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This Day in Walter O’Malley History

February 15

February 15, 1956

Early indications that not enough support from Republicans and Democrats in the New York State Legislature might kill a proposed Brooklyn Sports Center Authority, which would possibly pave the way for a new dome stadium to be built with private funds for the Dodgers, didn’t faze Walter O’Malley. “I think it’s a little early to reach a conclusion. They haven’t had time to study the bill. It is not a bill for a Dodger ball park; it is for a slum-clearing project, a big civic improvement, from which, of course, we hope to get a new park. As I’ve said before, we don’t want the city to build it. We’re quite willing and able to build it ourselves. We just want the land upon which it may be constructed, and of course we need the city’s help for that. Even without the Dodgers, the program is of great civic importance to New York City and the Borough of Brooklyn.”Roscoe McGowen, The Sporting News, February 15, 1956

February 15, 1957

In his response letter to Alicia Patterson, Editor and Publisher of Newsday, Walter O’Malley writes about the situation of retaining the Dodgers in Brooklyn, “Democrats always work on Lincoln’s birthday. You wrote me on that day, and I, too, was on the job. Between us, the Dodger matter seems to be lost. We have worked sincerely ever since 1947 trying to arrange a new home for our Dodgers. They are indigenous to Brooklyn.” Patterson was the publisher of Newsday when the newspaper was awarded a Pulitzer Prize for its reporting of labor issues.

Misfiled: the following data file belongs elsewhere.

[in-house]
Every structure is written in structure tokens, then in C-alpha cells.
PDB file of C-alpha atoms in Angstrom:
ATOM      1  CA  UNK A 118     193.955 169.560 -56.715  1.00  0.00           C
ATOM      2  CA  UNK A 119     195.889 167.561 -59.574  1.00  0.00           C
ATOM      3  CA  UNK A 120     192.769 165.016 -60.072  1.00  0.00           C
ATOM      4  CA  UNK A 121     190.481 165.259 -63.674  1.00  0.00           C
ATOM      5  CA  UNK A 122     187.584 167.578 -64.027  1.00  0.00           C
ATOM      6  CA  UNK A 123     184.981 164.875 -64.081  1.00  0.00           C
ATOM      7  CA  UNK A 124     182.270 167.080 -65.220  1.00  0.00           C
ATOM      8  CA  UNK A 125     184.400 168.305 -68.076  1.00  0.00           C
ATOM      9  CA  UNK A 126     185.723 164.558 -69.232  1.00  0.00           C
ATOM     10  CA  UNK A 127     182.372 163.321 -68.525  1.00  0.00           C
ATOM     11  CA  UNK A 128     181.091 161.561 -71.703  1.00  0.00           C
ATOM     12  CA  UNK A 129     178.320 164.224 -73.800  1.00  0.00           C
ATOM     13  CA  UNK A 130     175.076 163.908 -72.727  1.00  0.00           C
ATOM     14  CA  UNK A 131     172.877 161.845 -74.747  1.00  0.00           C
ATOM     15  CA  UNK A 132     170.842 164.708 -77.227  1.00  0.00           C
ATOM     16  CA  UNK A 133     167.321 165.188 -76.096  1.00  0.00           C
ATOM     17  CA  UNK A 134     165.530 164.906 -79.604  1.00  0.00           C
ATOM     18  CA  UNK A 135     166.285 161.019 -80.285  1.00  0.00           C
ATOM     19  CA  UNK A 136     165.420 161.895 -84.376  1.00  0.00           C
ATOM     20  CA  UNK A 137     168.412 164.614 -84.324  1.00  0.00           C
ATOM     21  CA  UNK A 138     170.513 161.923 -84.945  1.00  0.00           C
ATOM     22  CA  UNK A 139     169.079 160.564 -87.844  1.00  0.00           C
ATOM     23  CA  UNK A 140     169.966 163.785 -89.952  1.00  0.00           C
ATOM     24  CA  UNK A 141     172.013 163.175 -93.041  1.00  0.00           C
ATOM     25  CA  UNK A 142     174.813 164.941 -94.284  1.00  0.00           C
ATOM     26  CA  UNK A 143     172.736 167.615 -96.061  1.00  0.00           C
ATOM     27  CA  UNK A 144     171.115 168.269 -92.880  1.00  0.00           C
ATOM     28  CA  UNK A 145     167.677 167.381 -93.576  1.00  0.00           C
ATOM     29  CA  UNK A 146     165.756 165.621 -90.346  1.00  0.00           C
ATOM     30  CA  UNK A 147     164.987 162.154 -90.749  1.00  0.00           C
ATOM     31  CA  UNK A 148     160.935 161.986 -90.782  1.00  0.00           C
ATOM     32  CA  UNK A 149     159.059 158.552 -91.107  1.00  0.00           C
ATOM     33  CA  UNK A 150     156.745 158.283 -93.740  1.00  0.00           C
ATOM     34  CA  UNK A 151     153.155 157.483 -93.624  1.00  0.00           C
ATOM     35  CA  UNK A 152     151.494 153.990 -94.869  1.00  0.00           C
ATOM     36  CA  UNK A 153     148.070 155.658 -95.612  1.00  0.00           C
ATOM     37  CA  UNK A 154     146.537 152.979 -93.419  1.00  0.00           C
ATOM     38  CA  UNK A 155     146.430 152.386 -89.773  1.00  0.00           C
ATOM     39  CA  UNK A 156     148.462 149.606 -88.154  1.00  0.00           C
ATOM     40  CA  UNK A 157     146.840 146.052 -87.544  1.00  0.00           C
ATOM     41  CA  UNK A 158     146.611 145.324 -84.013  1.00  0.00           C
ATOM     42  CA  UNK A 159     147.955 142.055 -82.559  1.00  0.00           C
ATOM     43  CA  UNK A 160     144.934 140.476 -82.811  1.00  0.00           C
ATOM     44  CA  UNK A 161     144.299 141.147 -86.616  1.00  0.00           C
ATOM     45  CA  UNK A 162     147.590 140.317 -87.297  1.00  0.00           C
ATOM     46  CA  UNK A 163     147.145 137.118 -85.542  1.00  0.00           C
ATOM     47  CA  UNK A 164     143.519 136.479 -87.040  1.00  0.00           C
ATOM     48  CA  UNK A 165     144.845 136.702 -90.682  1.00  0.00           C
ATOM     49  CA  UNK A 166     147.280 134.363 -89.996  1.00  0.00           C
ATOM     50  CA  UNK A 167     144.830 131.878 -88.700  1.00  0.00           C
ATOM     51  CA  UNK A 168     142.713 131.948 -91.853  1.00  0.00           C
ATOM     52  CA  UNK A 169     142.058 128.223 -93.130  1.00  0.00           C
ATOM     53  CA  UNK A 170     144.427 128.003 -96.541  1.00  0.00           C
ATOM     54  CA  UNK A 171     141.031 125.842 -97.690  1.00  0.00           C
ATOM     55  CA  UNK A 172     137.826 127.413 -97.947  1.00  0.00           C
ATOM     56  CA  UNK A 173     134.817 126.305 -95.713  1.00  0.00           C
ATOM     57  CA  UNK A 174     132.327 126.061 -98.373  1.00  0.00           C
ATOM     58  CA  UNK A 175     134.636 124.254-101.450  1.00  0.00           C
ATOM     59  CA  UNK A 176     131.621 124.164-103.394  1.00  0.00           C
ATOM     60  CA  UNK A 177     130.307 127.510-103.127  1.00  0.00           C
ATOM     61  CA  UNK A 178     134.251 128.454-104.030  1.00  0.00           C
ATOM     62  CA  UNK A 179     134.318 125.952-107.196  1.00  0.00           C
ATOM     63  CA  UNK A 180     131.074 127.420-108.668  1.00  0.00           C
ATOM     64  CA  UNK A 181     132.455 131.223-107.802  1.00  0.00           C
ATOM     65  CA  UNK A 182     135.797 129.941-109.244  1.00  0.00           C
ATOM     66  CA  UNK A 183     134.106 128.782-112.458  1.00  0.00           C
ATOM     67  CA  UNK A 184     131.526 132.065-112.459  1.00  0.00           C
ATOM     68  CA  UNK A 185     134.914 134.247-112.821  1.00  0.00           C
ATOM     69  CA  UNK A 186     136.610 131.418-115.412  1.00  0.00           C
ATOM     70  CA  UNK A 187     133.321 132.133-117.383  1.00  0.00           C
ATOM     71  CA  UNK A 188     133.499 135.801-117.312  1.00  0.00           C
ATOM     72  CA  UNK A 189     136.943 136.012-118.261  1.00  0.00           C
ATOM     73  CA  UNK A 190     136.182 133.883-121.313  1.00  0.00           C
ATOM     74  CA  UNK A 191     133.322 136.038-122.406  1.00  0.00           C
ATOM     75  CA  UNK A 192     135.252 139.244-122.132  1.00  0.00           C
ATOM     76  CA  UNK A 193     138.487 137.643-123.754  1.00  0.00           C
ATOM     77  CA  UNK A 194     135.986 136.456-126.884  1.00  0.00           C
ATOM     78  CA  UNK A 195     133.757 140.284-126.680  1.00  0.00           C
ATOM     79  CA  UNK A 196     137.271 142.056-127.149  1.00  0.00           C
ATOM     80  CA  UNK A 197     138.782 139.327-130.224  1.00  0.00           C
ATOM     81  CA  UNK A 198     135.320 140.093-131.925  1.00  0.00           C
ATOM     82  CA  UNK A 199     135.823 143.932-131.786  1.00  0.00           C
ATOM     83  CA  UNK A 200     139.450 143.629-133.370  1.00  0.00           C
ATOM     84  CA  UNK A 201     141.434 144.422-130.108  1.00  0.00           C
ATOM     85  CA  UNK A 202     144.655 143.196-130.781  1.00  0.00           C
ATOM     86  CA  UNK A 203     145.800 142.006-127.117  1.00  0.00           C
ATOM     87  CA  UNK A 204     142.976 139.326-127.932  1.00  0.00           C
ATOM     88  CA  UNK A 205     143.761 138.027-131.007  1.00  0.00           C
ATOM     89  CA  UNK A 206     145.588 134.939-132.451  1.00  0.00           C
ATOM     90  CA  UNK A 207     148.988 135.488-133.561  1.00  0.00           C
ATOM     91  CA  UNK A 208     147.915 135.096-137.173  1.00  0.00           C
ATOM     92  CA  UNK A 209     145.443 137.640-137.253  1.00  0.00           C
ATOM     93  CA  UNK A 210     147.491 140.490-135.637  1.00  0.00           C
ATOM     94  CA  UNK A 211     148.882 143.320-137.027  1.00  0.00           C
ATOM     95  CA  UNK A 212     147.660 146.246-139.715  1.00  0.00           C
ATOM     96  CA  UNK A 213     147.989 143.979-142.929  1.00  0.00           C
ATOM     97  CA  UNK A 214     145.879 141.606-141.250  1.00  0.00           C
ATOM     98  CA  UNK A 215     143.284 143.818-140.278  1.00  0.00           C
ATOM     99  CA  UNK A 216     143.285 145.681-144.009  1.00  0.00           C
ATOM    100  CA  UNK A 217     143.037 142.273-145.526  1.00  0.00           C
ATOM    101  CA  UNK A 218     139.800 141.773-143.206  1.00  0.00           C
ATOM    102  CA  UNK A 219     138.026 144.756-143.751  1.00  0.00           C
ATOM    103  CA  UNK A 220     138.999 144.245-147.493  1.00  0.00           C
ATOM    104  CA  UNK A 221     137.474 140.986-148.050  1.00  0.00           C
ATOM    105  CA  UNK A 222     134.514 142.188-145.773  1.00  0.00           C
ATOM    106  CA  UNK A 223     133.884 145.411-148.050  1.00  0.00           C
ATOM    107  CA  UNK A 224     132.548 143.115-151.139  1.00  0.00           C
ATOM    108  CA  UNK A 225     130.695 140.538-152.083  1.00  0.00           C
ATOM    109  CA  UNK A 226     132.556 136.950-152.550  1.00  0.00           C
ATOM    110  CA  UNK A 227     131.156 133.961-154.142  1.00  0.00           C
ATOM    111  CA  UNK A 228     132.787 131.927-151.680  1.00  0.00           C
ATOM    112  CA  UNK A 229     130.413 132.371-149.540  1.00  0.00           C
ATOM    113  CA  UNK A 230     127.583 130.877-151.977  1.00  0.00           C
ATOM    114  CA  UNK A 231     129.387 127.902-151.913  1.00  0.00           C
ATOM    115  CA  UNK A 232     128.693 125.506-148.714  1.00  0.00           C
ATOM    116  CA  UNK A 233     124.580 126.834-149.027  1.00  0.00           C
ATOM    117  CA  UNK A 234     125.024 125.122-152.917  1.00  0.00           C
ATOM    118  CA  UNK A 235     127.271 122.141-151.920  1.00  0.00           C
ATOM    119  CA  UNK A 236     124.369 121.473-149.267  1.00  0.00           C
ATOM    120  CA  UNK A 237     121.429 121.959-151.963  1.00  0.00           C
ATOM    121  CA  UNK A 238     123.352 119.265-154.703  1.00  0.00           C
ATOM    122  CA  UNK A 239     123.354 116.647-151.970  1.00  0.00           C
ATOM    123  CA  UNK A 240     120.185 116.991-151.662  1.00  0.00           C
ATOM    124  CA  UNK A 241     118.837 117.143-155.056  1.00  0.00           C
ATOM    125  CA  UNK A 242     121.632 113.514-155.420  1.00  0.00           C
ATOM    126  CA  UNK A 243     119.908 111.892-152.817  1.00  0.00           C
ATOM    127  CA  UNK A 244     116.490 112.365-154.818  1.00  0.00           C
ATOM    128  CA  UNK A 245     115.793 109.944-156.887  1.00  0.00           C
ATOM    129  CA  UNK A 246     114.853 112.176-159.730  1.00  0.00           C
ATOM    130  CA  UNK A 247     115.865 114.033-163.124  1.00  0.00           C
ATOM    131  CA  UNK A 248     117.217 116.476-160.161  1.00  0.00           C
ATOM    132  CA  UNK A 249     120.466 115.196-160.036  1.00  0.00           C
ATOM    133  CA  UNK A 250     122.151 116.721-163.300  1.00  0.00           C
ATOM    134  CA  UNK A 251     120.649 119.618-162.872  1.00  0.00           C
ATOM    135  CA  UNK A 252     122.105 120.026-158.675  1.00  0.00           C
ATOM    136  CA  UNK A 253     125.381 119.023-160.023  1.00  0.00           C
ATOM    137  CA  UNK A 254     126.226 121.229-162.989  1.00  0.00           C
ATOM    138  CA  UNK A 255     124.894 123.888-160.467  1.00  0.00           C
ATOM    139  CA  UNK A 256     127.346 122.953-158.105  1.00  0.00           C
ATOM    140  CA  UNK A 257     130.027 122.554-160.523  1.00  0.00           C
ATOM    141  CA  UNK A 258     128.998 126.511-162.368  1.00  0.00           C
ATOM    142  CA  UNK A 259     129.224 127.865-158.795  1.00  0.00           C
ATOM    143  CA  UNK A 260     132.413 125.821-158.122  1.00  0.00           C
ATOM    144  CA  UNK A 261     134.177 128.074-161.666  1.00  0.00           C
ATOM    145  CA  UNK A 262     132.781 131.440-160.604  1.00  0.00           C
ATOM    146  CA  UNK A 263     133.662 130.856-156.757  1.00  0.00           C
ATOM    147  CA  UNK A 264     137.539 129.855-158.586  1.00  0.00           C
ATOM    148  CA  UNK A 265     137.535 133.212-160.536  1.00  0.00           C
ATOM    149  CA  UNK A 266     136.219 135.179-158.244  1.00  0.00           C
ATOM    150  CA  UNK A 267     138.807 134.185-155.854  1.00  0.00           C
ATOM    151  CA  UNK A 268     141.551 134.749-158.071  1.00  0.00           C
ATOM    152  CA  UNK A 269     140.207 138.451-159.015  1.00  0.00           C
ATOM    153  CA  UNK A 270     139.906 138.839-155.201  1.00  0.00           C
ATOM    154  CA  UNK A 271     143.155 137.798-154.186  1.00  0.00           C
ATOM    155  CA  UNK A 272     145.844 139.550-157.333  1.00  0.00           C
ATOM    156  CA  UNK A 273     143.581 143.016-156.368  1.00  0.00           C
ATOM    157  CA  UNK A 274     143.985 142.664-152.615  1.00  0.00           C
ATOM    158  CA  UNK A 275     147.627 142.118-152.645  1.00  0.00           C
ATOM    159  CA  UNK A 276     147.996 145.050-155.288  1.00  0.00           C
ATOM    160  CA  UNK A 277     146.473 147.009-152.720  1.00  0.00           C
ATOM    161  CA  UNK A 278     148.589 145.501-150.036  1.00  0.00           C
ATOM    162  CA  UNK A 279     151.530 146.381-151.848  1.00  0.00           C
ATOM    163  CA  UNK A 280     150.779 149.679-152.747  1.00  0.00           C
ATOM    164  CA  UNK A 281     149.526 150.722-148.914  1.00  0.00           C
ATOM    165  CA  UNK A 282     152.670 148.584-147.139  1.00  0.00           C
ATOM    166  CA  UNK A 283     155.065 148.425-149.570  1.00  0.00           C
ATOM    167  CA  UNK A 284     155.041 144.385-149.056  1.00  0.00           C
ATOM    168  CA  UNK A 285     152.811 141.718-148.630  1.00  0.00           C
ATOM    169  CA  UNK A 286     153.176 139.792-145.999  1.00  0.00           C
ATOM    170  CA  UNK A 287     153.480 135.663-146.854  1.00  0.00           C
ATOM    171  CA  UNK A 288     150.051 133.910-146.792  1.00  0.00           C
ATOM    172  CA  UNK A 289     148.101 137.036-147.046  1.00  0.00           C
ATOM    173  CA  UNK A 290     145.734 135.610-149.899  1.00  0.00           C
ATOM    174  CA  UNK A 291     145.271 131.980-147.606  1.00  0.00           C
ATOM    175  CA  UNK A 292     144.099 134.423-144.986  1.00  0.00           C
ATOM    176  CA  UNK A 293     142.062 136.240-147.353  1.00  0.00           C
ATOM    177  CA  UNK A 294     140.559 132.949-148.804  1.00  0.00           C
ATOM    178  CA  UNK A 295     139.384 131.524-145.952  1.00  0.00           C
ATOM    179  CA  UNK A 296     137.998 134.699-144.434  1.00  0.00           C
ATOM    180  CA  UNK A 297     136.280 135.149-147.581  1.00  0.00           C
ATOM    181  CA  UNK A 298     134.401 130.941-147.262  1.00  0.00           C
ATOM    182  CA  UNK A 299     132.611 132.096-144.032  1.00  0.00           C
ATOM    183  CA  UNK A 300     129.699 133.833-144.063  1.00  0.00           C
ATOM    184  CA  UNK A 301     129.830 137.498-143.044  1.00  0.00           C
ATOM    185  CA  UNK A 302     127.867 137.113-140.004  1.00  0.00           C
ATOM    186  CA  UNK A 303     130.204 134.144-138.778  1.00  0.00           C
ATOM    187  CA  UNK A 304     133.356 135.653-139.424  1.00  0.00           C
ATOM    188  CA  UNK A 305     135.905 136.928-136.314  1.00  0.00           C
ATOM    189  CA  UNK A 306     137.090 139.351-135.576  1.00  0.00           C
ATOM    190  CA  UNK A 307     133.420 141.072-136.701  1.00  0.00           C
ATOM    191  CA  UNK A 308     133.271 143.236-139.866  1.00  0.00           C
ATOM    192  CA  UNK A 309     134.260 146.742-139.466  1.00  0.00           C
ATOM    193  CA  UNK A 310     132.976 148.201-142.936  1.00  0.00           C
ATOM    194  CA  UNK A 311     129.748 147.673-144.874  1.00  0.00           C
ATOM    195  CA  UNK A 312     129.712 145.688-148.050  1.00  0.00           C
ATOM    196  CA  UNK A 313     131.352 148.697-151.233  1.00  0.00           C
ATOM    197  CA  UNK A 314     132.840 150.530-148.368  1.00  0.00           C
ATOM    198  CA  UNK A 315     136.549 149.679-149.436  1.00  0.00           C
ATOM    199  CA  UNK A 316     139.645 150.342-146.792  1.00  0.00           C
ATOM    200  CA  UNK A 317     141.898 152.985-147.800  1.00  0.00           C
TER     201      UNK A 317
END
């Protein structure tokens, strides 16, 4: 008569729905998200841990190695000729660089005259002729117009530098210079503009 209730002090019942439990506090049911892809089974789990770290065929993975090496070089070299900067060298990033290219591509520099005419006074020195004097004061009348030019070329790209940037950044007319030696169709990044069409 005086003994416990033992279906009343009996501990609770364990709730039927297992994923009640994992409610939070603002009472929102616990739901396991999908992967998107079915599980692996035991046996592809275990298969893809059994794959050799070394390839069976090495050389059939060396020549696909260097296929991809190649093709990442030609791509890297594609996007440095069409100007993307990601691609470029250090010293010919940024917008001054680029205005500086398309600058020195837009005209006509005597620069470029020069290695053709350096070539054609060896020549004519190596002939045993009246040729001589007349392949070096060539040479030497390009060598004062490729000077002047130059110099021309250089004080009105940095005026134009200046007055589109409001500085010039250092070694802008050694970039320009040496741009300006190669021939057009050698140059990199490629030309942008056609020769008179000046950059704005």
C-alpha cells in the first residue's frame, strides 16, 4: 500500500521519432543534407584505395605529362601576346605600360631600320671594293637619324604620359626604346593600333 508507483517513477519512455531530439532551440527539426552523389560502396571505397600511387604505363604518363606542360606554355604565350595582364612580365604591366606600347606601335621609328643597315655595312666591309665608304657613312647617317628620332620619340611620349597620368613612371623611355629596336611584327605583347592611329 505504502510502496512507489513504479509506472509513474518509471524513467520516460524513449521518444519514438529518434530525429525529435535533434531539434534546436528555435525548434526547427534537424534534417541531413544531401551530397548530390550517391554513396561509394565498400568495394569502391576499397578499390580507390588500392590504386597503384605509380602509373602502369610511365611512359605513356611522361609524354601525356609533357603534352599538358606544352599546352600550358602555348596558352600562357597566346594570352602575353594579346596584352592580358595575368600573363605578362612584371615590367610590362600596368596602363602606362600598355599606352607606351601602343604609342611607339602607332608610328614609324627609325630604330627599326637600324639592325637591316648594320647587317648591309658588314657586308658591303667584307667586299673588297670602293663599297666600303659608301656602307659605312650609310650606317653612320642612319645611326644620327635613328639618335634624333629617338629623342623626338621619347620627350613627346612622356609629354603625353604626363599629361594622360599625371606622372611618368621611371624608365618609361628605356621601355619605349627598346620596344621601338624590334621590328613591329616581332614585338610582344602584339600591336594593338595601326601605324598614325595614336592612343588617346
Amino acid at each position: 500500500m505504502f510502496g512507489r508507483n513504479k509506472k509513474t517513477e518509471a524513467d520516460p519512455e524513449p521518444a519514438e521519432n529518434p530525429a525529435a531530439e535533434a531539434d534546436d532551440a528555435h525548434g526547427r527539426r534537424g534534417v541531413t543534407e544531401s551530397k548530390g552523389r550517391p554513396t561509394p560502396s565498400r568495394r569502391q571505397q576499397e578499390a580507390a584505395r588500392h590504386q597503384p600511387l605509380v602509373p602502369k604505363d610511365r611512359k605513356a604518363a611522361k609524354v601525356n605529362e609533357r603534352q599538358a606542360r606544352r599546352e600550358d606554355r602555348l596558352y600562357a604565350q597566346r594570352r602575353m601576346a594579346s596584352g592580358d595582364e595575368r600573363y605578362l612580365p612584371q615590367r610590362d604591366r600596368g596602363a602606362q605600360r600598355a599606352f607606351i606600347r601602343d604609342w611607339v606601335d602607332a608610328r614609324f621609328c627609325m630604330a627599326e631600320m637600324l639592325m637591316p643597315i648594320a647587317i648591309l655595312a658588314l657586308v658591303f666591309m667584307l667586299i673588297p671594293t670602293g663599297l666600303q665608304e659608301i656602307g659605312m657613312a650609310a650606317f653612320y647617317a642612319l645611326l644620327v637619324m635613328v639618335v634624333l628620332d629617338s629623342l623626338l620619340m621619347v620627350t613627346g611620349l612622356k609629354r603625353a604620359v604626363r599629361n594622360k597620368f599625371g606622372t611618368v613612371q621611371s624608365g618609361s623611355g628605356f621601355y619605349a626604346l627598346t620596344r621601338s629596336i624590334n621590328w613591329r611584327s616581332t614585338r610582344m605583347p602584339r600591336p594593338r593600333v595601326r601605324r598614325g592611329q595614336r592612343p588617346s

February 15, 1962

Walter O’Malley was honored by the National Society of Former Special Agents of the Federal Bureau of Investigation. O’Malley received a plaque for distinguished achievement with co-honorees Los Angeles Supervisor Ernest Debs, Otis Chandler, publisher of the Los Angeles Times, Ralph Parsons of the Parsons Company, and Dr. Norman Topping, President of USC.Los Angeles Times, February 16, 1962

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